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Friday, 2 August 2013

Rob's Rooys: Fit For A Briefcase - The Ultraflat Typewriter

ROOYPLEY'S BELIEVE IT NOT!
Three typewriters, all in their cases, stacked on top of one another.
 The total height?
¼ inches!
The height of an average coffee mug.
Yes, it's the incredible ROOY!
The total weight? 26½ pounds
- less than two stone.
4kg (8.8lb) per typewriter (in its case)!
Here is how it's done:

POSTSCRIPT: Kind comments from Miguel and Peter have lifted me to greater effort here. I forgot to show the trapdoor under the keyboard which drops down to give leverage  when the typewriter is in position for use on top of the case. Here is also a video of opening the case and the type action and typebar movement:

Each case is 1¾ inches high (4cm) and 12 inches square (31 centimetres)
The body of the typewriter itself
is 1½ inches high!
Two Rooys arrived from Yves Lenchon in France via Peter Muckermann in Germany today (thank you, Peter!), to join one sent to me by Richard Polt many years ago. I was able to measure the height of the Rooys using the Baco Ribbon & Supply Co ruler Richard sent me a couple of months ago, and weigh them with my new electronic kitchen scales:

The arrival of the two 'new' Rooys was timely, as today this blog reached two milestones:


(Along with 110 followers and 4330 comments - two deleted)

See Will Davis's The Portable Typewriter Reference Site, "The Rooy Portable" and "Rooy Portable - Mechanical"
On the left, serial number 28542 (Model 2, 1954) and the 1958 model (Model 3?) that was once part of Richard Polt's Collection (serial number 61618)
The two "new" machines, left serial number 23754 (Model 1, 1953) and #28542 (Model 2, 1954)
Left, #61618 (Model 3?), and #23754 (Model 1)
BELOW:
Rooy had to change its logo after losing court challenges
from Royal in Paris and New York in 1954. See my earlier post on the history of the Rooy here:

 The 1954 model (Model 2)
 The 1958 model (Model 3?)
The 1953 model (Model 1)

Joseph Borel's ingenious design for the tightfit mechanics of the Rooy (see patent below). Note the mainspring is left of the segment - the drawband runs across the front of the carriage. The outer typebars compensate for distance and angle of movement by having a "bow" in the centre of them = very clever!
In my typecast, please excuse the number of q's for a's, as I'm still getting used to the AZERTY French keyboard.




The Canadian patent claims, in French (naturally):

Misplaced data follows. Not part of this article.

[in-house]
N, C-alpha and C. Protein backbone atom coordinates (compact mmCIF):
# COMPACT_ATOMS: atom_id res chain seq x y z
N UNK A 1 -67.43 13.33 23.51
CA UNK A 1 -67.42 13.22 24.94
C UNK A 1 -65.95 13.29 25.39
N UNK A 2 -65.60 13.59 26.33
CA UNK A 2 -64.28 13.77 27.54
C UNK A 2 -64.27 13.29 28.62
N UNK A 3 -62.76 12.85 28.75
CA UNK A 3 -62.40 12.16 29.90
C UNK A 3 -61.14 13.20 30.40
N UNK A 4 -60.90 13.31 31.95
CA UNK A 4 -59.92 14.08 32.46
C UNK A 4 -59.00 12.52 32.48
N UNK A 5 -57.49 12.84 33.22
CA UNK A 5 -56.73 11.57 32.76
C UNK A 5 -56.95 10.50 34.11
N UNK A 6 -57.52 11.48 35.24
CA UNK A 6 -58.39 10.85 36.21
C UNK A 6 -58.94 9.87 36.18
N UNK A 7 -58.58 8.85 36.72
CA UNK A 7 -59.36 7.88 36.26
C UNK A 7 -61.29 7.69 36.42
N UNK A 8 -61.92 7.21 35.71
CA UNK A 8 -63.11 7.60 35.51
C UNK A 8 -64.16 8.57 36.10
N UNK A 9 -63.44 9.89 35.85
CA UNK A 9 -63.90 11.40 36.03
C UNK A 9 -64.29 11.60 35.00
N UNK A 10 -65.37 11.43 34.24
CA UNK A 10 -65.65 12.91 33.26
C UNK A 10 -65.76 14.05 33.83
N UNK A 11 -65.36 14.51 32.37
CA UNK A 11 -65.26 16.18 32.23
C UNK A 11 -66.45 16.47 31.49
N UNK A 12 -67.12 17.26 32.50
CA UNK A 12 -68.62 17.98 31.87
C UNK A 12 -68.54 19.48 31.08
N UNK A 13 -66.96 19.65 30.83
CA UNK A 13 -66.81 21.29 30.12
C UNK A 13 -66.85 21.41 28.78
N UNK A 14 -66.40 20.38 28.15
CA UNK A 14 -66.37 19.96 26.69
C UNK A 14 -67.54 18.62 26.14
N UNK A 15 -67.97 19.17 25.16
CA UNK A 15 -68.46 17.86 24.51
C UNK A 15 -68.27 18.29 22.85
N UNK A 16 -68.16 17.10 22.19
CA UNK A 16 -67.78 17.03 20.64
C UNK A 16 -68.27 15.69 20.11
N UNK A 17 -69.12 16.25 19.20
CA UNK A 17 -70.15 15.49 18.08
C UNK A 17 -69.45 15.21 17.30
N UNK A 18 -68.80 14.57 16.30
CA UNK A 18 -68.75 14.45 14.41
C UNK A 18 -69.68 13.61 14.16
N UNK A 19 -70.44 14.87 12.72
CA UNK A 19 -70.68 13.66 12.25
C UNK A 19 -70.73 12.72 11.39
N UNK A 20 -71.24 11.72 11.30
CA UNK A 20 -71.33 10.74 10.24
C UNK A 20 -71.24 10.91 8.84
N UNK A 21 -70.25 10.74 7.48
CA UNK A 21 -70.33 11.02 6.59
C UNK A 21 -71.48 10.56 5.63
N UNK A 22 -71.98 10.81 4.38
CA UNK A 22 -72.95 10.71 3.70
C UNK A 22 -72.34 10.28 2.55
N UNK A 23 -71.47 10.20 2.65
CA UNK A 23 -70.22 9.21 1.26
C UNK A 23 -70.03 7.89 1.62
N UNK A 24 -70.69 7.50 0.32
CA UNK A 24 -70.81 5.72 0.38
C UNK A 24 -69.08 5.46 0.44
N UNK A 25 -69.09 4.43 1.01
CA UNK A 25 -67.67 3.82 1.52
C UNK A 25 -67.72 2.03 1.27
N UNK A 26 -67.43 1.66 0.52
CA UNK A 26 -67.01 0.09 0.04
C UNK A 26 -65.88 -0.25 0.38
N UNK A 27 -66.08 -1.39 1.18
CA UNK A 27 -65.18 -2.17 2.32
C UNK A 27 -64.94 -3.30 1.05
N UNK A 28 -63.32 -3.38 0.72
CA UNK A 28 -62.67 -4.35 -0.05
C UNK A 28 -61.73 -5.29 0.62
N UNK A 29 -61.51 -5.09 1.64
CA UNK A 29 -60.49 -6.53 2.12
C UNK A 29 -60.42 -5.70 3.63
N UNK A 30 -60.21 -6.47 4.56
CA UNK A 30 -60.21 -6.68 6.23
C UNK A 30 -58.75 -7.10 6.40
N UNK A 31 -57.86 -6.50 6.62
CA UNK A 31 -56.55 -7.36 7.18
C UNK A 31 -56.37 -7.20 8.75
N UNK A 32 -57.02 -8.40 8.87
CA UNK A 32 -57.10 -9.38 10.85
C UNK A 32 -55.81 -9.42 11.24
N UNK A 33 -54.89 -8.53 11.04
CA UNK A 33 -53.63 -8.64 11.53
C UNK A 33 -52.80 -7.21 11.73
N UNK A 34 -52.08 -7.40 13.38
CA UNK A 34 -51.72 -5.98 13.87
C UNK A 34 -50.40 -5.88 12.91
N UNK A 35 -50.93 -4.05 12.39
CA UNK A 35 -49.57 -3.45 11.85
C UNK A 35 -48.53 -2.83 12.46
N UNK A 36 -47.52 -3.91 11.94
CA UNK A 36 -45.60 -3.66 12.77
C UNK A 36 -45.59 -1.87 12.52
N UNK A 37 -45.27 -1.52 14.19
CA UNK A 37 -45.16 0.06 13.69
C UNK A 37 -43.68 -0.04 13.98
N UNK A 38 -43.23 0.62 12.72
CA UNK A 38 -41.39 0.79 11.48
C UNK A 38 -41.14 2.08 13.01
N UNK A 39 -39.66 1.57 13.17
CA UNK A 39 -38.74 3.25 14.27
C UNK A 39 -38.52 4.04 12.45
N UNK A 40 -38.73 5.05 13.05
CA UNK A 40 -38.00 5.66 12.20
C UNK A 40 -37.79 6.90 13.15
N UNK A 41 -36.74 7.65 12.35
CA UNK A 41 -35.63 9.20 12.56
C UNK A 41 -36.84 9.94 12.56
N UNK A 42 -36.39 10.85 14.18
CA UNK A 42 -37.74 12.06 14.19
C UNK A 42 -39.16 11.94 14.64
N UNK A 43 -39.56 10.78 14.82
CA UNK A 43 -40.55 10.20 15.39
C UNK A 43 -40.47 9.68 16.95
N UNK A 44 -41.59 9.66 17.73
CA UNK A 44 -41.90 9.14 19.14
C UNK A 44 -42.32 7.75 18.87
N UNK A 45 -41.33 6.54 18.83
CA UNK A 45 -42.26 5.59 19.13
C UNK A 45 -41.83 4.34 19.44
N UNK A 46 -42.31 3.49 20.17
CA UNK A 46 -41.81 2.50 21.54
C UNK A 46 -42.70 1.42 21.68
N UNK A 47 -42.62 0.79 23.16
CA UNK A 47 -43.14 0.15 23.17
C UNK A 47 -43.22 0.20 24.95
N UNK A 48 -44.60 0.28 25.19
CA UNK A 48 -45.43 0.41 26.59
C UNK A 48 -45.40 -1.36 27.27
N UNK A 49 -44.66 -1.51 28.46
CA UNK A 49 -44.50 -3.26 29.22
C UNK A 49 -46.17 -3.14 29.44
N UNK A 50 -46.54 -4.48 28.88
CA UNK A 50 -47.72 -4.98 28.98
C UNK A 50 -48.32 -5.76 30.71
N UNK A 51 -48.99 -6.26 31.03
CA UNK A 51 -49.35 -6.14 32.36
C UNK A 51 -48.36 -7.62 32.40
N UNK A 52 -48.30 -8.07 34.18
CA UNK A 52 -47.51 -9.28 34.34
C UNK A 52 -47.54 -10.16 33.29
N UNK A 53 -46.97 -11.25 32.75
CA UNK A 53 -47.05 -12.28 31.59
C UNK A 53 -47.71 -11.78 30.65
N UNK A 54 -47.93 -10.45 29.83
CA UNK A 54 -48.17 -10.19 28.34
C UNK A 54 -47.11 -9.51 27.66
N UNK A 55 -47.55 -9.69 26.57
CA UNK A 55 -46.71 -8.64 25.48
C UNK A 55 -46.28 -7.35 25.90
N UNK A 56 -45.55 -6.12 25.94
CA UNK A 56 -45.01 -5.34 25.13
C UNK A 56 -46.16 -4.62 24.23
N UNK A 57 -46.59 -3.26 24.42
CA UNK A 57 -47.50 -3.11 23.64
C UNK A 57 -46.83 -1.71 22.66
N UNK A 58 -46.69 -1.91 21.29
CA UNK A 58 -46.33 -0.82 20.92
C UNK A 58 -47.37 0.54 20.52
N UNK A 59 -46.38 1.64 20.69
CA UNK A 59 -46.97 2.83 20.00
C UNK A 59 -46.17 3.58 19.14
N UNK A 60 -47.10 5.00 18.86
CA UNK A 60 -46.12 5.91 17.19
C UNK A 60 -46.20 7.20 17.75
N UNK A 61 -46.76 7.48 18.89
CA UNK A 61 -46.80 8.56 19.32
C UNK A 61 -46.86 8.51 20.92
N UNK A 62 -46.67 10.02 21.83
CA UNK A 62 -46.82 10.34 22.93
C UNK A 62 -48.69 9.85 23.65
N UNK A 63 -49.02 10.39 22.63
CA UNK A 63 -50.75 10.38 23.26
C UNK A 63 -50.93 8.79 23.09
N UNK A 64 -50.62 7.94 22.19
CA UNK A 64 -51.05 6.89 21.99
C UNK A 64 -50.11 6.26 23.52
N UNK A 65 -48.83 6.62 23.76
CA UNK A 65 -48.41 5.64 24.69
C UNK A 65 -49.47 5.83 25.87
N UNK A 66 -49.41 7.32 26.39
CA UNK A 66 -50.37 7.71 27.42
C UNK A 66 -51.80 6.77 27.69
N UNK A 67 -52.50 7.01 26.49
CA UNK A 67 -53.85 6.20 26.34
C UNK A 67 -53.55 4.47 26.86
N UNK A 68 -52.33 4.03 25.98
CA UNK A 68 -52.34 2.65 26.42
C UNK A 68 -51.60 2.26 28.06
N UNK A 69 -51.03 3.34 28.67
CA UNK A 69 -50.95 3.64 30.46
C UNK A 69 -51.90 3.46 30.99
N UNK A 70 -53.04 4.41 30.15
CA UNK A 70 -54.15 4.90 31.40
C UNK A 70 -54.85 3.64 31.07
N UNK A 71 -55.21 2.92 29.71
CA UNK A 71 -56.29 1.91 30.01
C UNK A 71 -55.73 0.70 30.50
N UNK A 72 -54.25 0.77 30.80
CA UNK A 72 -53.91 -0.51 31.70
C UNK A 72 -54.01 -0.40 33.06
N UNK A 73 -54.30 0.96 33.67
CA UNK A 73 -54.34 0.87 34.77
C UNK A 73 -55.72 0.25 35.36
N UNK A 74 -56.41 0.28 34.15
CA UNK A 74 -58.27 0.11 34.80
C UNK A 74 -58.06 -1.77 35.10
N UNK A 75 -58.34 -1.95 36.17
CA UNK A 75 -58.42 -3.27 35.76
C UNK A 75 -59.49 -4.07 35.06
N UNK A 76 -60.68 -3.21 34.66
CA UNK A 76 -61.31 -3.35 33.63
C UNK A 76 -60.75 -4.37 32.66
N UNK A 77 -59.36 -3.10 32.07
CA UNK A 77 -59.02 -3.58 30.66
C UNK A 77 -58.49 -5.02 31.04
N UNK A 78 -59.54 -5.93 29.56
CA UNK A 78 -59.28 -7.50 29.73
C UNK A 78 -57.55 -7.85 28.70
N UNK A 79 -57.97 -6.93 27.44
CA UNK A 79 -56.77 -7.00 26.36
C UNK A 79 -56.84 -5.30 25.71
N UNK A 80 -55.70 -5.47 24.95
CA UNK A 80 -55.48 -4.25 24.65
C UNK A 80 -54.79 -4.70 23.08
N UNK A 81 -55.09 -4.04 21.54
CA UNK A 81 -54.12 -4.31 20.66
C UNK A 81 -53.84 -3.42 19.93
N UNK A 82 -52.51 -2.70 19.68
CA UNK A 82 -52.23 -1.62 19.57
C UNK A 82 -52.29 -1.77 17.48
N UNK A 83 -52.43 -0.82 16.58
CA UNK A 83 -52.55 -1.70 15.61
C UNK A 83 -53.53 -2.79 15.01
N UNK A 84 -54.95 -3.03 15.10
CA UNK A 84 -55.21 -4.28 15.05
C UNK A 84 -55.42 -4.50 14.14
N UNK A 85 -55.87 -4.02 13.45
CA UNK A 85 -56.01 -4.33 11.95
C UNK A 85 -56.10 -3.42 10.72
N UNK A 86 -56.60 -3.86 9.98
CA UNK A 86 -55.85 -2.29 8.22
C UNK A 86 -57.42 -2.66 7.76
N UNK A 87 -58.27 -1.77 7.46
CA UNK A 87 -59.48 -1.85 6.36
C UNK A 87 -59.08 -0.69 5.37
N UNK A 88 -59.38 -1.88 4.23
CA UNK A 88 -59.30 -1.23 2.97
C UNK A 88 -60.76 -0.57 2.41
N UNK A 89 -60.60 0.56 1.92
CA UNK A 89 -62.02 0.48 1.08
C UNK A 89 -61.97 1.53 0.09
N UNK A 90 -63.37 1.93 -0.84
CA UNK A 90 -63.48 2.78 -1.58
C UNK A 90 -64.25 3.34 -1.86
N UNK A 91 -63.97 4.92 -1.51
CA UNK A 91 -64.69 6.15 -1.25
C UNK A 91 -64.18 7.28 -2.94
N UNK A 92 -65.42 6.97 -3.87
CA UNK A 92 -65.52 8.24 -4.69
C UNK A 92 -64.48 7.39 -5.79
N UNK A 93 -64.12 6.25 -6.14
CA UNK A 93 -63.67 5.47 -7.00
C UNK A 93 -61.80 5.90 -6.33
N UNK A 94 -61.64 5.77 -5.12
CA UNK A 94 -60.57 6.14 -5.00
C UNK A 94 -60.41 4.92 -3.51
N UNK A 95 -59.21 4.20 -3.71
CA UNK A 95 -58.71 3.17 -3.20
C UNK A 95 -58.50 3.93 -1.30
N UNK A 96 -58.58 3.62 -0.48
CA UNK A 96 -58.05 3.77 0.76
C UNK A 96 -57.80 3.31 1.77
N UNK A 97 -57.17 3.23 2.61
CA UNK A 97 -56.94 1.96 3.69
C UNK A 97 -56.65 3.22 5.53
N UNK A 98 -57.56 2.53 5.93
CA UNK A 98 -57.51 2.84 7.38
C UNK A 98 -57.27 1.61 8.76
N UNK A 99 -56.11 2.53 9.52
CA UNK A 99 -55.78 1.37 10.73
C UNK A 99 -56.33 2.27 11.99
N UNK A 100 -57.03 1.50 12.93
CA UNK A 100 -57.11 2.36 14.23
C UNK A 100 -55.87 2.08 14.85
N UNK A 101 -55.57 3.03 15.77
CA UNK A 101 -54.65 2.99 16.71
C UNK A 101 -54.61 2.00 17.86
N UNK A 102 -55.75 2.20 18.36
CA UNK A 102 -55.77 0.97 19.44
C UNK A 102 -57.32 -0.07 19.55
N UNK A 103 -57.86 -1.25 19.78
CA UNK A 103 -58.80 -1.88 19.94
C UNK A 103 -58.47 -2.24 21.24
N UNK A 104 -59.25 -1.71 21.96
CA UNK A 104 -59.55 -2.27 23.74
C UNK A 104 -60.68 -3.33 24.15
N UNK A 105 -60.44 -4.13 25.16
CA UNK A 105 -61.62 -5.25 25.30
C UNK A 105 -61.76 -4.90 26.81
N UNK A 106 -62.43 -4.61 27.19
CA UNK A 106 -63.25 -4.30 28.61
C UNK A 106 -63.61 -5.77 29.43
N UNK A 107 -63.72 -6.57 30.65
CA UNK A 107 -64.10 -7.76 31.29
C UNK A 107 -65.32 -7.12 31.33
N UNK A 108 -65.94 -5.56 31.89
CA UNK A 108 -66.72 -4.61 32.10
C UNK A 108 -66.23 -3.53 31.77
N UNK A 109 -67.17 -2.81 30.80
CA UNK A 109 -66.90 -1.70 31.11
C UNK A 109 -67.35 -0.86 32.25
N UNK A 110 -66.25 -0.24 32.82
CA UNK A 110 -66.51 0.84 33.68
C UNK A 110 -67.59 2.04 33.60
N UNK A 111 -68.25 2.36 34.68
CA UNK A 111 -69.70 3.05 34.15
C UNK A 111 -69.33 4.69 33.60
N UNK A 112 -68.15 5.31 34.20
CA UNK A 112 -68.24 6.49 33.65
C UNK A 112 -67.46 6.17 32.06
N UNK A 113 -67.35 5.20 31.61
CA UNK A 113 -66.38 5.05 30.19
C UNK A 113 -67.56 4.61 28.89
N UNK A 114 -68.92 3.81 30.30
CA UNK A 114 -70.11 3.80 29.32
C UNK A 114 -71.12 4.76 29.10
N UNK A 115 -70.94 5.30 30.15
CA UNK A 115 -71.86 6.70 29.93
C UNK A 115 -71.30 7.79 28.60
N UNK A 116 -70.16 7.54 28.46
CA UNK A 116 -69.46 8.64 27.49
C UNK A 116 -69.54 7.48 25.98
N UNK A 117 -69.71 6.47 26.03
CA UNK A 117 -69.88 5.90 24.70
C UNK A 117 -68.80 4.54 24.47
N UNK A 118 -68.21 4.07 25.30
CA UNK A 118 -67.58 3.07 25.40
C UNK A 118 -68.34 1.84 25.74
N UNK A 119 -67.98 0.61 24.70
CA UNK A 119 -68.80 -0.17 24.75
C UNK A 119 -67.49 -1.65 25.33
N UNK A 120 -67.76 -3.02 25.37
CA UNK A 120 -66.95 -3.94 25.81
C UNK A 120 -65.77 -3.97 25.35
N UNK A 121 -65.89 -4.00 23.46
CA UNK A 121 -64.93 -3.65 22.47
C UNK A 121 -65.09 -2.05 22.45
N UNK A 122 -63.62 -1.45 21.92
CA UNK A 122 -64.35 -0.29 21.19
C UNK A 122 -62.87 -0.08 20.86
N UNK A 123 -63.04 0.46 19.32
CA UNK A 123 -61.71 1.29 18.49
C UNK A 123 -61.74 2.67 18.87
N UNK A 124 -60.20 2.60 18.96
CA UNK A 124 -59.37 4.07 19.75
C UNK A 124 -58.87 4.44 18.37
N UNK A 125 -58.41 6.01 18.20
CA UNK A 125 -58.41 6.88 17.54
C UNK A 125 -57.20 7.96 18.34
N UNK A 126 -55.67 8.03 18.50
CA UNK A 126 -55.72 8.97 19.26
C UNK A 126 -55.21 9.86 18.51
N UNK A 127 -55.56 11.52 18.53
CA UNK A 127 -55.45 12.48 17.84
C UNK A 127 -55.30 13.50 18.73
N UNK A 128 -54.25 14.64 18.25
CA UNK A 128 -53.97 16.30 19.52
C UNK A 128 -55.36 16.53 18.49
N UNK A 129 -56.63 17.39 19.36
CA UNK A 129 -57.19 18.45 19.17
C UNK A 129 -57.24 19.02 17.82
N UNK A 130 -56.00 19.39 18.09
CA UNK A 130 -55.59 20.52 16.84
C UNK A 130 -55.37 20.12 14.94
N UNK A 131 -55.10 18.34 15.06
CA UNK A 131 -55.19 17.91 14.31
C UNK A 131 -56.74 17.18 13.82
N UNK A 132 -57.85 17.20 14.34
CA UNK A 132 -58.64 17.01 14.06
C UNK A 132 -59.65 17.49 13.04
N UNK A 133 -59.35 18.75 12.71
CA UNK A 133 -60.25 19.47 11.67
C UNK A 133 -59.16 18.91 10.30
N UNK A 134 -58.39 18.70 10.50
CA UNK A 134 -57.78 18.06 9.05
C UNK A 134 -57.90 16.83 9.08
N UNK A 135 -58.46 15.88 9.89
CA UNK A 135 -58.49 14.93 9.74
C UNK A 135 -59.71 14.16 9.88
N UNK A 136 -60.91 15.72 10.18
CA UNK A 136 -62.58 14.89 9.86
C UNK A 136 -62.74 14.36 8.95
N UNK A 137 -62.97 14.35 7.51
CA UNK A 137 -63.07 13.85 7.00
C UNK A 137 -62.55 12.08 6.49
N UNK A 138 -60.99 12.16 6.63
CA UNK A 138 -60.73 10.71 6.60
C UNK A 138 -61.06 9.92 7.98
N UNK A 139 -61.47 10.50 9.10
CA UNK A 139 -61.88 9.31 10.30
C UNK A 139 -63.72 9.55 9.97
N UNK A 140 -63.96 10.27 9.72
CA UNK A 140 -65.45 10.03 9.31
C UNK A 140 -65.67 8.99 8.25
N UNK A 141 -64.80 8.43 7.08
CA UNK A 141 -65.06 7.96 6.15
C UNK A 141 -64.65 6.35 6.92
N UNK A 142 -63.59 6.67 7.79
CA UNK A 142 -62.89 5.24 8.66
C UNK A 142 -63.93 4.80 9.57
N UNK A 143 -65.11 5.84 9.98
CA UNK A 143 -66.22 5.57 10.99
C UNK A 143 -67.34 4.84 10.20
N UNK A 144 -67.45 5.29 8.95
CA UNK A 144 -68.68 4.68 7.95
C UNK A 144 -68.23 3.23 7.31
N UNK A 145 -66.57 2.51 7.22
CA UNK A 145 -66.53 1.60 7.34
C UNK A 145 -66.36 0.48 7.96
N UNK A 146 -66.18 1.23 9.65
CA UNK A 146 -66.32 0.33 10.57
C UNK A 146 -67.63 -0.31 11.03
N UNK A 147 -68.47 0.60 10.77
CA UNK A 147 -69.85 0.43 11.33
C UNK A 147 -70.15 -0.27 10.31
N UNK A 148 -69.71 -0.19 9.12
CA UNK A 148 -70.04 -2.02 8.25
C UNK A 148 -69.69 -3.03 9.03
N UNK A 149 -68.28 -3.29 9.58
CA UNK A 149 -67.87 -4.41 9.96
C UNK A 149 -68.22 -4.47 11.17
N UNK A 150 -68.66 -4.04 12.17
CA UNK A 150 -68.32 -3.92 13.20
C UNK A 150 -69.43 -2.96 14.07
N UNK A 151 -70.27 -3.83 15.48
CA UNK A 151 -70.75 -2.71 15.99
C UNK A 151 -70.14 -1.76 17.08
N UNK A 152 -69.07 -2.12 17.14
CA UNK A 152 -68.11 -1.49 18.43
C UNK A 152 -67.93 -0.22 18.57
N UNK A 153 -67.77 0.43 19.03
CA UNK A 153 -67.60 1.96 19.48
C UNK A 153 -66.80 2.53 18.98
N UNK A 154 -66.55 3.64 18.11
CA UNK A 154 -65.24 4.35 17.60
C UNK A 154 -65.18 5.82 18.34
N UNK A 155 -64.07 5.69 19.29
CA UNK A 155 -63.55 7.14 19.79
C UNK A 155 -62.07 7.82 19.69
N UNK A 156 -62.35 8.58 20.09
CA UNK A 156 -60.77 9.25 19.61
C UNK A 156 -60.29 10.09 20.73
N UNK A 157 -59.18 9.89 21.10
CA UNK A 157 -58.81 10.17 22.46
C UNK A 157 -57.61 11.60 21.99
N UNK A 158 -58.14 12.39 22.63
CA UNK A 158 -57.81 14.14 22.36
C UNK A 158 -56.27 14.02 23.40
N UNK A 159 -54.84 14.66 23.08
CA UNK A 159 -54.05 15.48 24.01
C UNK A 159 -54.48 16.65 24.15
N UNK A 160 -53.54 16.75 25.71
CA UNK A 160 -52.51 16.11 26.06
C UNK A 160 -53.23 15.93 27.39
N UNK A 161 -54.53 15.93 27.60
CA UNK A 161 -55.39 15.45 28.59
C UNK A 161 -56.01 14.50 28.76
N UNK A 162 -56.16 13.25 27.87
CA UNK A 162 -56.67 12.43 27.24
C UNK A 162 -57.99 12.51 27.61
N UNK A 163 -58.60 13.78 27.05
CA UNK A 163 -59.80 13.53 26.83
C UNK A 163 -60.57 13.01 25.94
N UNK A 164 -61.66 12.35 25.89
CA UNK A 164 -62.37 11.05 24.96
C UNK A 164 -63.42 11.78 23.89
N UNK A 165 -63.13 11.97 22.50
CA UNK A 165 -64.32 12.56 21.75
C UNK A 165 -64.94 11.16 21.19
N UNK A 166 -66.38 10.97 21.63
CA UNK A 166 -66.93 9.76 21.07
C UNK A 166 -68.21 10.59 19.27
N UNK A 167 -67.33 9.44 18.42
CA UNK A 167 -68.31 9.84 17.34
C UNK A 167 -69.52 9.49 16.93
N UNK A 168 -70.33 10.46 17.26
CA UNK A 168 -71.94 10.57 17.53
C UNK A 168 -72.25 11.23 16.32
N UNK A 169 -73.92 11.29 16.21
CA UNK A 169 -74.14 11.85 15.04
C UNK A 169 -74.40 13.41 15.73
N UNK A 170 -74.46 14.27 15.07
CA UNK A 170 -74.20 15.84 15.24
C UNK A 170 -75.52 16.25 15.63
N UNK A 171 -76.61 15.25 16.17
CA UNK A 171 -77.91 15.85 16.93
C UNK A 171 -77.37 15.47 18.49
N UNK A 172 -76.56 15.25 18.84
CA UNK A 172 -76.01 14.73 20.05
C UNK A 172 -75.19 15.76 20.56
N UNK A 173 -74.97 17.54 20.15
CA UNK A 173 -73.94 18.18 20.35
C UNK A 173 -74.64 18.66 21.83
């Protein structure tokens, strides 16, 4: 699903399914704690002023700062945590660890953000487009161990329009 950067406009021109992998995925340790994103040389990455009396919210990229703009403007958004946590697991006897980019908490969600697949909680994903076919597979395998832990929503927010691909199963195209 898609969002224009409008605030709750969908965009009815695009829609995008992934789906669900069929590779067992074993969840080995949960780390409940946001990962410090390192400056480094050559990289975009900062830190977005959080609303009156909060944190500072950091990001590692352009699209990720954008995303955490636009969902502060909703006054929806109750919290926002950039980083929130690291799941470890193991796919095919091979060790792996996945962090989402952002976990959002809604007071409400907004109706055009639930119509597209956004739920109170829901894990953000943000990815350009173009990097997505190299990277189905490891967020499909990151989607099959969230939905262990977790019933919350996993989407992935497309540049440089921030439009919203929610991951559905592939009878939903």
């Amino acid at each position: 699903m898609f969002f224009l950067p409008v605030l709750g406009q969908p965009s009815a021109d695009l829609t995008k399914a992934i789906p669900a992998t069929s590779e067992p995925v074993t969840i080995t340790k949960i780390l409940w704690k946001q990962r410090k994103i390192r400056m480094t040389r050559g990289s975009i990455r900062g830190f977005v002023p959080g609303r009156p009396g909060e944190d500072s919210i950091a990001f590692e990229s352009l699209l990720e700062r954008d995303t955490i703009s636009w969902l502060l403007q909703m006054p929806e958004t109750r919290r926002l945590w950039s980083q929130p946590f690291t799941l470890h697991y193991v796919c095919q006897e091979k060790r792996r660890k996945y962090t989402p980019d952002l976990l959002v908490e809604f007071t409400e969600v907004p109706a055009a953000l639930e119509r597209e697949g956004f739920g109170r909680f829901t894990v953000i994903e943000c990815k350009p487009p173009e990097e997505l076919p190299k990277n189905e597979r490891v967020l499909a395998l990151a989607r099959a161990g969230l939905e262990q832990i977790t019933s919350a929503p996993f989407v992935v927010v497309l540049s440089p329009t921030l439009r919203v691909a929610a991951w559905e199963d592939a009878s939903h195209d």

5 comments:

Miguel Ángel Chávez Silva said...

Now I'm really impressed! This is exactly what I meant when I said I appreciate and admire the ingenuity that made possible these extraordinary machines. I'd never seen such a, should I say, ultraportable portable before! It almost looks like it was squeezed by a steam roller as part of the manufacturing process! Do you use it like that, or you have to raise the carriage somehow, say, a-la-Corona 3?

I think the ultraslim profile accounts for its relative lack of typeability, wouldn't you say? I imagine the typebars would have a really hard time hitting the platen consistently, particularly if they have to hit the platen at such a low angle; there must be just too little travel space for the keys and the typebars to build up enough momentum... but that's just a guess.

Congratulations on your first 600K visits, congratulations for the fantastic stats of your blog, and congratulations for your amazing collection! Thank you for sharing with us all your beautiful machines. And thank you very much for giving us such awe- and thought-inspiring posts!

Peter said...

Amazing machines! I will read your earlier history of them as soon as I have a moment. I gather from the drawings that the machine must be elevated on its case lid for use, so the key lever can protrude below the bottom when the key is depressed?

Congratulations on the Rooys and 600K!

Robert Messenger said...

Hi Miguel and Peter. Thank you for your very kind comments in the past two days, they are much appreciated.
Your comments on this post have sparked me to greater effort and I have added a photo of the trapdoor under the keyboard (should have done that in the first place!) as well as a video of opening the case and the typing action.

TonysVision said...

Congratulations on reaching 600K visits, and thank you to Richard Polt for encouraging your entry into the blogging world.

600K visits would likely never have been reached had not the content of your posts been superior, and once again it has been enjoyable to read about something I'd previously no clue about. The little Rooy is indeed a wonder. I had no idea such a small typewriter had been made, thinking that machines like my Hermes Rocket, 1922 Remmington portable, or my lovely and just-received Triumph Tippa were the epitomy of tinyness. And not only do you present that fascinating little engineering marvel, but you have also somehow dug out interesting bits, like the patent drawing showing how the typebars need that space allowed by the trap door.

1200 posts - and I've only been following for a few months - so there is much more interesting typewriter stuff to catch up on.

And for heaven's sake, hopefully you can soon consign those two out of 4,330 comments to your mental dust bin; they are nothings, null, zeros, ciphers, as are their creators.

Richard P said...

Ah, most certainly a classic and unique design. Congrats on your two new ones, and I'm glad I was able to provide the first.